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Stan & Ollie

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Stan and Ollie

A shot of two very iconic bowler hats on a hatstand opens the film, kicking off a bravura tracking shot that introduces Stan Laurel and Oliver Hardy in Hollywood at the height of their success. Natural performers, they play up to their head scratching and finger twiddling big screen personas as they interact with passers by on their way to the studio set where Way Out West is being shot in 1937 and where they are about to perform their celebrated At the Ball, That’s All dance.

Stan_&_Ollie_on_set

They’re two of the biggest stars in the world, and everyone loves them. It would be hard, if not impossible, for the pair to imagine that sixteen years down the line they would find it difficult to make ends meet and have to agree to embark on a variety theatre tour of Britain, hoping to revive their careers and maybe improve the chances of Stan’s proposed Robin Good screenplay being greenlit.

As they arrive for dates in Newcastle, this begins to look increasingly unlikely. Despite their legendary status, tickets sales are poor. The rise of television is one reason for the relative lack of interest and their supercilious British promoter Bernard Delfont (Rufus Jones) concentrating his efforts on ‘blazing new young talent’ Norman Wisdom isn’t helping either.

Inspired by A. J. Marriot’s book Laurel and Hardy: The British Tours, Jeff Pope’s script concentrates on this late period in their careers, highlighting their on-going desire to make themselves and their audiences laugh, while also focussing on simmering resentments that can surface when the pressure mounts.

Stan_&_Ollie_hats

The film’s directed by Aberdonian Jon S. Baird, whose Filth I enjoyed – I also enjoyed the Q&A afterwards on the night of its Glasgow preview screening with Baird and Filth author Irvine Welsh making a pretty good double act themselves. That film featured an inspired piece of casting. James McAvoy was something of a left-field candidate for out of control cop Bruce Robertson, but he supplied a scorching performance that soon made it difficult to imagine anyone else in the role.

Here, the casting of the two leads is even more crucial – even today, Laurel and Hardy are immediately recognisible to a majority of the planet.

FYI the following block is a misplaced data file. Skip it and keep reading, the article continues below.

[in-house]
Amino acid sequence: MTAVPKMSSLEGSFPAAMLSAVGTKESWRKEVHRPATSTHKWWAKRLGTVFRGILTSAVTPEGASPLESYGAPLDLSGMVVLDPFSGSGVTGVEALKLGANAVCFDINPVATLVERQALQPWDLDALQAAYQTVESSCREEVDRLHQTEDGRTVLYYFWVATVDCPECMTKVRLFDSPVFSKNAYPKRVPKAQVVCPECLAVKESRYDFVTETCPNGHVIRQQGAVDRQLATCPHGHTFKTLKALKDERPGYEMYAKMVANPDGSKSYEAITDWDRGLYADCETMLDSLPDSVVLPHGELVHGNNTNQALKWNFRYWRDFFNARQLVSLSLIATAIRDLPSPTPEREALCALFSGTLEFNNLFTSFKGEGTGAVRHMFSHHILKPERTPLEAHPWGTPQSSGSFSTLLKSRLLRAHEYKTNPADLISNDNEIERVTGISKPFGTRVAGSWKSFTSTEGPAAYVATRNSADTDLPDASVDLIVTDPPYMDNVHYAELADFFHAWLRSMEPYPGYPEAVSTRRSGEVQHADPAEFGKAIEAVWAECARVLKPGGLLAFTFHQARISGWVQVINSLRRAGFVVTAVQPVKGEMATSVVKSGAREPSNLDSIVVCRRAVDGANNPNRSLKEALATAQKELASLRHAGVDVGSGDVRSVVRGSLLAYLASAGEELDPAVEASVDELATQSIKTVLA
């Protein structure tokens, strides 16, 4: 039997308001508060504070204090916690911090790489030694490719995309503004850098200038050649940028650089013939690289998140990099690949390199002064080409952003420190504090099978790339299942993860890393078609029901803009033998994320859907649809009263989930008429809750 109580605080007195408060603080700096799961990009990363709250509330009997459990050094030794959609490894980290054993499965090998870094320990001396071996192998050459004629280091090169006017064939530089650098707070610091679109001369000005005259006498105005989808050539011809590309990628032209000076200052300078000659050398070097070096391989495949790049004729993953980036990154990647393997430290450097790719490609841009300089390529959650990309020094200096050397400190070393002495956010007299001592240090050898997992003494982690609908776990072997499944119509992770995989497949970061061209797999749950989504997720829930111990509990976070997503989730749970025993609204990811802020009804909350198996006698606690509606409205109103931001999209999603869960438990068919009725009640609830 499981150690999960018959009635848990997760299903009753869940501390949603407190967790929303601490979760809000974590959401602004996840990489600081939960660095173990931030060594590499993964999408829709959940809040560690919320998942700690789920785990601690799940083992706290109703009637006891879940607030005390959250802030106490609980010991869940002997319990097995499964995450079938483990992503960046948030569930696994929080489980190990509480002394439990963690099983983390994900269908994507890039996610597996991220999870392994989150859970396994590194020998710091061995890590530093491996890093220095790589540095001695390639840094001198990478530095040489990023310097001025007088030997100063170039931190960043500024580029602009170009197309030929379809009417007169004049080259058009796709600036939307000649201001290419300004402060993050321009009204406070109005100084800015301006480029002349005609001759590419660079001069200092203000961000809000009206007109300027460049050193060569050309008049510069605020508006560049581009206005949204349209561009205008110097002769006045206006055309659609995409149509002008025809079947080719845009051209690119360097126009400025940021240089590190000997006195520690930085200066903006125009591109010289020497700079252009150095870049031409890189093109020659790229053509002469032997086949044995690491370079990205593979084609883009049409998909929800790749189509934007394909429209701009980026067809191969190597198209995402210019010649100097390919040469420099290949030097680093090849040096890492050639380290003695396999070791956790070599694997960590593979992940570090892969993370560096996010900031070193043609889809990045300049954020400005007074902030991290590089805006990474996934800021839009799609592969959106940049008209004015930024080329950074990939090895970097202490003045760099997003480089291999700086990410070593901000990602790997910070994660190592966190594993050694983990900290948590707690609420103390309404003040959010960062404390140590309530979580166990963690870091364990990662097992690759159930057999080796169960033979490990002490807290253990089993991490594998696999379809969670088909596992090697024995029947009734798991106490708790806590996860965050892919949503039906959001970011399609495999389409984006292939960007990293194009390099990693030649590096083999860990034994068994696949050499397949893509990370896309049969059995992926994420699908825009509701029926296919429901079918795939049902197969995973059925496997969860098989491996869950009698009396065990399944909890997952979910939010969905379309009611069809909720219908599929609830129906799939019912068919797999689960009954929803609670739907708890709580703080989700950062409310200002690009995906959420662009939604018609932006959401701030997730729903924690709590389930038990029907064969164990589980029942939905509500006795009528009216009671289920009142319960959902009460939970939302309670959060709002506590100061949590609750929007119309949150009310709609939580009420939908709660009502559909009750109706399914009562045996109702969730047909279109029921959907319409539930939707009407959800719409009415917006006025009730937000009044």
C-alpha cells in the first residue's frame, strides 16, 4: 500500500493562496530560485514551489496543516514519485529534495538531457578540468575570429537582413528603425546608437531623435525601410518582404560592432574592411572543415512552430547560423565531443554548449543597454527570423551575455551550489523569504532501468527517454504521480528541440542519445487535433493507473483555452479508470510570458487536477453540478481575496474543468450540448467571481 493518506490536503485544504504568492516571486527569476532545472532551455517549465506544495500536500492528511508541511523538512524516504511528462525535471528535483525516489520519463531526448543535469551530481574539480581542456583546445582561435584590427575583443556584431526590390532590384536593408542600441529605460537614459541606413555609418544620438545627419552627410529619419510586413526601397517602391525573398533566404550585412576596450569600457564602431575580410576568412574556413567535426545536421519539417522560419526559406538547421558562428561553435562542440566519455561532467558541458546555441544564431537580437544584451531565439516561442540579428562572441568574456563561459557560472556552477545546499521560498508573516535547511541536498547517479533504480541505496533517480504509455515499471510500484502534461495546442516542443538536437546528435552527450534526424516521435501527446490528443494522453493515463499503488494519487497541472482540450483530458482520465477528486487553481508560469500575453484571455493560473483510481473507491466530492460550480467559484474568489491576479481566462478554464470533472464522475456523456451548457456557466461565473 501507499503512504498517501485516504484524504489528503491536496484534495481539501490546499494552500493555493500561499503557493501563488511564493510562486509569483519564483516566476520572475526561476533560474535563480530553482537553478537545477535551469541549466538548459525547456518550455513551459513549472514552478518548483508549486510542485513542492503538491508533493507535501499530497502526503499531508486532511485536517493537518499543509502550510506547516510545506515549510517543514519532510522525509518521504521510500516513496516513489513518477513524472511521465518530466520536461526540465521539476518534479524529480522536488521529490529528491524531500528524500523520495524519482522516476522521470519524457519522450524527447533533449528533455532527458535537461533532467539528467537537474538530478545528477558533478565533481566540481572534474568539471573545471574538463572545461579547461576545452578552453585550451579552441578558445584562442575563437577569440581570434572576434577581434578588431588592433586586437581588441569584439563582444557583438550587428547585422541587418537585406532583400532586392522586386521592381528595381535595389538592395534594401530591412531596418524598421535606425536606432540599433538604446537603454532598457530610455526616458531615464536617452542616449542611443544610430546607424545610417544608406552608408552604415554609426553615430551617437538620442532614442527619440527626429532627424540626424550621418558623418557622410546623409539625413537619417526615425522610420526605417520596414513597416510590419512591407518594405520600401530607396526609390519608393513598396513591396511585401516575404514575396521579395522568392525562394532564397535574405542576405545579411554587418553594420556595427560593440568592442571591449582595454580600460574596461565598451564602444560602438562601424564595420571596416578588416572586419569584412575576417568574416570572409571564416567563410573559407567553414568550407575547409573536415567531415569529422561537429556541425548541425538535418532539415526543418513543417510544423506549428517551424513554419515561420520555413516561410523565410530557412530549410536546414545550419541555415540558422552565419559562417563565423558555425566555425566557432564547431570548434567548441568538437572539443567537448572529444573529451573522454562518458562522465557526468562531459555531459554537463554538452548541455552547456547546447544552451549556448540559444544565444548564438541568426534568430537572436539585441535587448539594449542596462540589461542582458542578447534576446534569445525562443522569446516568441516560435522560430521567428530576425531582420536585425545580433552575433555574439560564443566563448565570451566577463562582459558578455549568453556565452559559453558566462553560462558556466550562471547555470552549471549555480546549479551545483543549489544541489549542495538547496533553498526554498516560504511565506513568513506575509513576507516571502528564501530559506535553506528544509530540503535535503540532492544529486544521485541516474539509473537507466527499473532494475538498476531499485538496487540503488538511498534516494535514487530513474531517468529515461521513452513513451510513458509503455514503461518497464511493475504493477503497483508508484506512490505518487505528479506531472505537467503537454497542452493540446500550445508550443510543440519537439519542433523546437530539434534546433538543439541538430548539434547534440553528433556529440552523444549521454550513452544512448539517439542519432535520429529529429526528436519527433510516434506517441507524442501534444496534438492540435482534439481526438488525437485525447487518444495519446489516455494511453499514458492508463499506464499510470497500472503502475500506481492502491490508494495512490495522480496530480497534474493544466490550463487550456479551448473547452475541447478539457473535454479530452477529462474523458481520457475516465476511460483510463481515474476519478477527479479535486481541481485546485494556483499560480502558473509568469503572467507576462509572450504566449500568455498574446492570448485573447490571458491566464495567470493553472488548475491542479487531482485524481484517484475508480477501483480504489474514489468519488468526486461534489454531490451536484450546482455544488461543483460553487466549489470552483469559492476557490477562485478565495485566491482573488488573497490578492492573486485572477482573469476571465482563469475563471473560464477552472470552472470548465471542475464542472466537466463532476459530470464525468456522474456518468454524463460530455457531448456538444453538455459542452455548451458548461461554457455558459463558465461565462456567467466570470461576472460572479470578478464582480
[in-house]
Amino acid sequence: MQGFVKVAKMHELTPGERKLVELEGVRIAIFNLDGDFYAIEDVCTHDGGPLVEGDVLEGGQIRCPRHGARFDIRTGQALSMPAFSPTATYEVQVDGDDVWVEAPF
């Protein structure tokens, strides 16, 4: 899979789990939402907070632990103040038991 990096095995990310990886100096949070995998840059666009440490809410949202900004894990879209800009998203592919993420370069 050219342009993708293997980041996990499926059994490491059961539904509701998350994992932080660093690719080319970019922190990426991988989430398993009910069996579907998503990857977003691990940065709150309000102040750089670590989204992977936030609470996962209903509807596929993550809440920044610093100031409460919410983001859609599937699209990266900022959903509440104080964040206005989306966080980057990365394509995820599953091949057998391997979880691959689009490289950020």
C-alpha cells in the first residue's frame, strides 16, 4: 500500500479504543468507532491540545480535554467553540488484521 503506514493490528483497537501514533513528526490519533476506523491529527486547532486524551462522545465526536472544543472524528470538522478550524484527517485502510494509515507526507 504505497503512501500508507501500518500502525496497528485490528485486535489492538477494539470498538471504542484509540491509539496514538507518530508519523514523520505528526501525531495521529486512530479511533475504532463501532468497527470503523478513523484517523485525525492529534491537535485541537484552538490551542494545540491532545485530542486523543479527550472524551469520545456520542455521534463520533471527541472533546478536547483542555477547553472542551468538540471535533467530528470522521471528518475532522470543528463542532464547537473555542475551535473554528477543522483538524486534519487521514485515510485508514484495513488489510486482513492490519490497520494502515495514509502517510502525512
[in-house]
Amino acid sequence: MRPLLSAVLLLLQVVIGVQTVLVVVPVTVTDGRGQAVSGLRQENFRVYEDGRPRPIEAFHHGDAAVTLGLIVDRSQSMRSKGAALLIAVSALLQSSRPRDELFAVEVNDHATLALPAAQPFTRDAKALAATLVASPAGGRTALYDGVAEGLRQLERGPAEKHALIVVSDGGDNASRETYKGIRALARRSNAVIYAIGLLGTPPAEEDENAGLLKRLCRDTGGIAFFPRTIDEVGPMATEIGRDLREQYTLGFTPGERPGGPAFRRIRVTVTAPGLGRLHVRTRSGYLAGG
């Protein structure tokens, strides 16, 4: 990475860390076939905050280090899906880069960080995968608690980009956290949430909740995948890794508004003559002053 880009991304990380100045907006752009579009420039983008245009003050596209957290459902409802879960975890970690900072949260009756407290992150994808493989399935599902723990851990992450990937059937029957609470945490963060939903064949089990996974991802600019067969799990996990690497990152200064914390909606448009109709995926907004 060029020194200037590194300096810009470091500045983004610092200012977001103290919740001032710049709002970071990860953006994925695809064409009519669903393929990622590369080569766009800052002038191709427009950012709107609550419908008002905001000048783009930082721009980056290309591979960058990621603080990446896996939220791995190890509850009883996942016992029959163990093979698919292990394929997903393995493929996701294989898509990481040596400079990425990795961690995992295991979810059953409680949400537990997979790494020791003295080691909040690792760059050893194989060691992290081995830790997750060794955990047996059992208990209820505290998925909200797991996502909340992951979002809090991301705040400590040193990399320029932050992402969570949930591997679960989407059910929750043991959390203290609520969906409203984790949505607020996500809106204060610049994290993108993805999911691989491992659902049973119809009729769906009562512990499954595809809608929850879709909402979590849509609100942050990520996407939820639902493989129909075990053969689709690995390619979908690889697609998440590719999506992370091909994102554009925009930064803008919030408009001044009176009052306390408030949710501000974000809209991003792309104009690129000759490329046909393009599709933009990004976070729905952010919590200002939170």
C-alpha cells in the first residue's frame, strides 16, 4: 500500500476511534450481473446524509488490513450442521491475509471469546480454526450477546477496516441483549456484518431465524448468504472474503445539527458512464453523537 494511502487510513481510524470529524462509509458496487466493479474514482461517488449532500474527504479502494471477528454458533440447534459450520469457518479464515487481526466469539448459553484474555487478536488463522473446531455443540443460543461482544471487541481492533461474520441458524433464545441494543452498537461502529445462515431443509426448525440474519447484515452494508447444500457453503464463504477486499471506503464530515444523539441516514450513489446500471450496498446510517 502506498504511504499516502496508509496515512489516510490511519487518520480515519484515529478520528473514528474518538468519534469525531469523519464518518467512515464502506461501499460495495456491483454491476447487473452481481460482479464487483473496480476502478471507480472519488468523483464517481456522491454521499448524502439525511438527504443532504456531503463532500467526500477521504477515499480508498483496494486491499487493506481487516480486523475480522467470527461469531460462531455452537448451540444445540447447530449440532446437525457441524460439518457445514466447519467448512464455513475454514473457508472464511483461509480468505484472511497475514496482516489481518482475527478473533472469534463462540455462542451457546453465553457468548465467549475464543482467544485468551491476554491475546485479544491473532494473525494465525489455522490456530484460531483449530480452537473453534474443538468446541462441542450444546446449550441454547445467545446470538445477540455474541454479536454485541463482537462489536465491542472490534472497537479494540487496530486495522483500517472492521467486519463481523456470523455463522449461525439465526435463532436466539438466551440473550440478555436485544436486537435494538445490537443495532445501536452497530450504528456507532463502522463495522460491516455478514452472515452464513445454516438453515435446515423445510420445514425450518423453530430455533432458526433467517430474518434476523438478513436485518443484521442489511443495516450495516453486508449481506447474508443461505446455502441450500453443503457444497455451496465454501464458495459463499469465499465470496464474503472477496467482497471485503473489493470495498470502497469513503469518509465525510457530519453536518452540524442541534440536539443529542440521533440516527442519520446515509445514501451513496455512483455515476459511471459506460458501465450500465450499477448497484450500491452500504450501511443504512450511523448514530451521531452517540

Baird has again chosen wisely. John C. Reilly must have been a fairly obvious choice for Ollie. An under-rated actor who has managed to appear in some of my favourite films of the last two decades or so – Boogie Nights and We Need to Talk about Kevin for starters – he naturally exudes likeability. He’s also a little chubby, though not obese like Ollie – that’s a fat suit he’s wearing here and very realistic it looks too.

Steve Coogan takes on the role of Stan Laurel. With his ears pegged back and artificially elongated jaw, he also resembles his fellow Lancastrian enough to convince. Both actors also capture the pair’s physical mannerisms and verbal tics masterfully.

Stan & Ollie

Although there’s a ‘darling new young Queen’, this is a drab post-war Britain where rationing still exists and where pea-souper fogs are commonplace. When Stan and Laurie step onstage, though, there’s fun to be had. The tour zigzags across the country including a date at the infamous Glasgow Empire – the site of which I walked past on the way to see the film – where they perform Shine on Harvest Moon. The shows go down well and when the duo partake in some additional promotional work, ticket sales shoot up. By the time they reach London, a theatre with a bigger capacity is required.

This gives both men a real boost and they’re both also delighted when their wives arrive from the States to join them for the remainder of the tour.

Nina Arianda as Ida Laurel and Shirley Henderson (Trainspotting, Filth) as Lucille Hardy are often as funny as their famous husbands, constantly aiming bitter little barbs at each other. You could easily imagine a movie where they were the two central characters. ‘Two double acts for the price of one,’ Delfont quips during one of their verbal jousts.

Stan and Ollie and Wives

Just when it looks like Stan and Ollie’s luck is on the rise, Stan’s film deal falls through and Ollie suffers a heart attack while about to judge a bathing beauties competition in Worthing, an event that will prompt another not so nice mess. ‘You cannot go on stage again in your condition,’ he’s warned by a doctor.

Dates will have to be cancelled, and Stan faces a dilemma over Delfont’s plan to foist a new partner on him in the shape of Nobby Cook. Laurel & Cook? That would never work, would it?

This is an undemanding, slightly cosy though very entertaining watch, an affectionate tribute to comedy’s greatest ever duo.

I’m not sure it knew when to end and I didn’t buy into the scene where a film production company receptionist fails to recognise Laurel and then repeatedly calls him Mister Lauren but watching Coogan and Reilly recreate some classic routines is such a joy that I left the cinema happy and in the mood to rediscover some Laurel and Hardy classics.

How the film will perform at the box-office in an age of fantasy epics, superheroes and Star Wars sequels, I have no idea, although the promising news is that it has been nominated for seven British Independent Film Awards, including Steve Coogan for Best Lead Actor, while Reilly has been nominated for a Golden Globe Award as Best Actor – Motion Picture Musical or Comedy.

Stan_&_Ollie_onstage

Stan & Ollie premiered in October at the BFI London Film Festival. It will be released in America on 28 December 2018 and in Britain on 11 January 2019.

For more on the film: https://stanandollie.co.uk/

 

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Filth

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2013 – UK – 97 min – Certificate: 18

‘What the fuck was that just jumped off my back?’ Irvine Welsh asked in a tweet earlier in the year after a seeing a final cut of Filth. Answer: ‘Ah, it’s you Trainspotting monkey!’